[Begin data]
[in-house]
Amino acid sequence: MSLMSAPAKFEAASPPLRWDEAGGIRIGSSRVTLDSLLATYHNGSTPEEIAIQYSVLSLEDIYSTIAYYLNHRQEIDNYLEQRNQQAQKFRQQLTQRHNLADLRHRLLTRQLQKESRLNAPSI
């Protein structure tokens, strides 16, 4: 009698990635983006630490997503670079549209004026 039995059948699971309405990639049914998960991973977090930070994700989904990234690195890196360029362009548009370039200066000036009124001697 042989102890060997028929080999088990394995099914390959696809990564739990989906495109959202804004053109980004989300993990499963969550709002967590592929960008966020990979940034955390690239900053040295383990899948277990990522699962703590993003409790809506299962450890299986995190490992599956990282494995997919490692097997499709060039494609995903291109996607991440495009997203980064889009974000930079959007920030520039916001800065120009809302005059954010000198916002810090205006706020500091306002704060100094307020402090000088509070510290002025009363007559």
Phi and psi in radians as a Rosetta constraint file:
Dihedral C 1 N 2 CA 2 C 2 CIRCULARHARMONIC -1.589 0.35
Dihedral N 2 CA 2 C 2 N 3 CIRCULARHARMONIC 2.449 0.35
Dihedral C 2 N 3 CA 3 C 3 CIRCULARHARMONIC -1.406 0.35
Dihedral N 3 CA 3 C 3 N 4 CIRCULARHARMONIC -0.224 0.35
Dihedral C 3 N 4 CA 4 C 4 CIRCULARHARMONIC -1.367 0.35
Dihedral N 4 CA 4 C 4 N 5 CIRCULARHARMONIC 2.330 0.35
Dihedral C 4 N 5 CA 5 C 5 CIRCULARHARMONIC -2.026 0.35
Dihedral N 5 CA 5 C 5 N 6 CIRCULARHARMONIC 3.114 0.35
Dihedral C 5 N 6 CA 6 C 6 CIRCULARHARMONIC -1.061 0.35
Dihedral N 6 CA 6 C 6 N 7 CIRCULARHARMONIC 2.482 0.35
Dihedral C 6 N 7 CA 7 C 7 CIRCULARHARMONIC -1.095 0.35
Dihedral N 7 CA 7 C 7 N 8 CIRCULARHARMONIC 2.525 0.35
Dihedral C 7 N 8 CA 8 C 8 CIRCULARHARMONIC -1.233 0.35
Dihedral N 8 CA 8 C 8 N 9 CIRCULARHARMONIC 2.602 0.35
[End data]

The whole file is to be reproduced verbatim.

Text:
[in-house]
Amino acid sequence: MSLMSAPAKFEAASPPLRWDEAGGIRIGSSRVTLDSLLATYHNGSTPEEIAIQYSVLSLEDIYSTIAYYLNHRQEIDNYLEQRNQQAQKFRQQLTQRHNLADLRHRLLTRQLQKESRLNAPSI
């Protein structure tokens, strides 16, 4: 009698990635983006630490997503670079549209004026 039995059948699971309405990639049914998960991973977090930070994700989904990234690195890196360029362009548009370039200066000036009124001697 042989102890060997028929080999088990394995099914390959696809990564739990989906495109959202804004053109980004989300993990499963969550709002967590592929960008966020990979940034955390690239900053040295383990899948277990990522699962703590993003409790809506299962450890299986995190490992599956990282494995997919490692097997499709060039494609995903291109996607991440495009997203980064889009974000930079959007920030520039916001800065120009809302005059954010000198916002810090205006706020500091306002704060100094307020402090000088509070510290002025009363007559």
Phi and psi in radians as a Rosetta constraint file:
Dihedral C 1 N 2 CA 2 C 2 CIRCULARHARMONIC -1.589 0.35
Dihedral N 2 CA 2 C 2 N 3 CIRCULARHARMONIC 2.449 0.35
Dihedral C 2 N 3 CA 3 C 3 CIRCULARHARMONIC -1.406 0.35
Dihedral N 3 CA 3 C 3 N 4 CIRCULARHARMONIC -0.224 0.35
Dihedral C 3 N 4 CA 4 C 4 CIRCULARHARMONIC -1.367 0.35
Dihedral N 4 CA 4 C 4 N 5 CIRCULARHARMONIC 2.330 0.35
Dihedral C 4 N 5 CA 5 C 5 CIRCULARHARMONIC -2.026 0.35
Dihedral N 5 CA 5 C 5 N 6 CIRCULARHARMONIC 3.114 0.35
Dihedral C 5 N 6 CA 6 C 6 CIRCULARHARMONIC -1.061 0.35
Dihedral N 6 CA 6 C 6 N 7 CIRCULARHARMONIC 2.482 0.35
Dihedral C 6 N 7 CA 7 C 7 CIRCULARHARMONIC -1.095 0.35
Dihedral N 7 CA 7 C 7 N 8 CIRCULARHARMONIC 2.525 0.35
Dihedral C 7 N 8 CA 8 C 8 CIRCULARHARMONIC -1.233 0.35
Dihedral N 8 CA 8 C 8 N 9 CIRCULARHARMONIC 2.602 0.35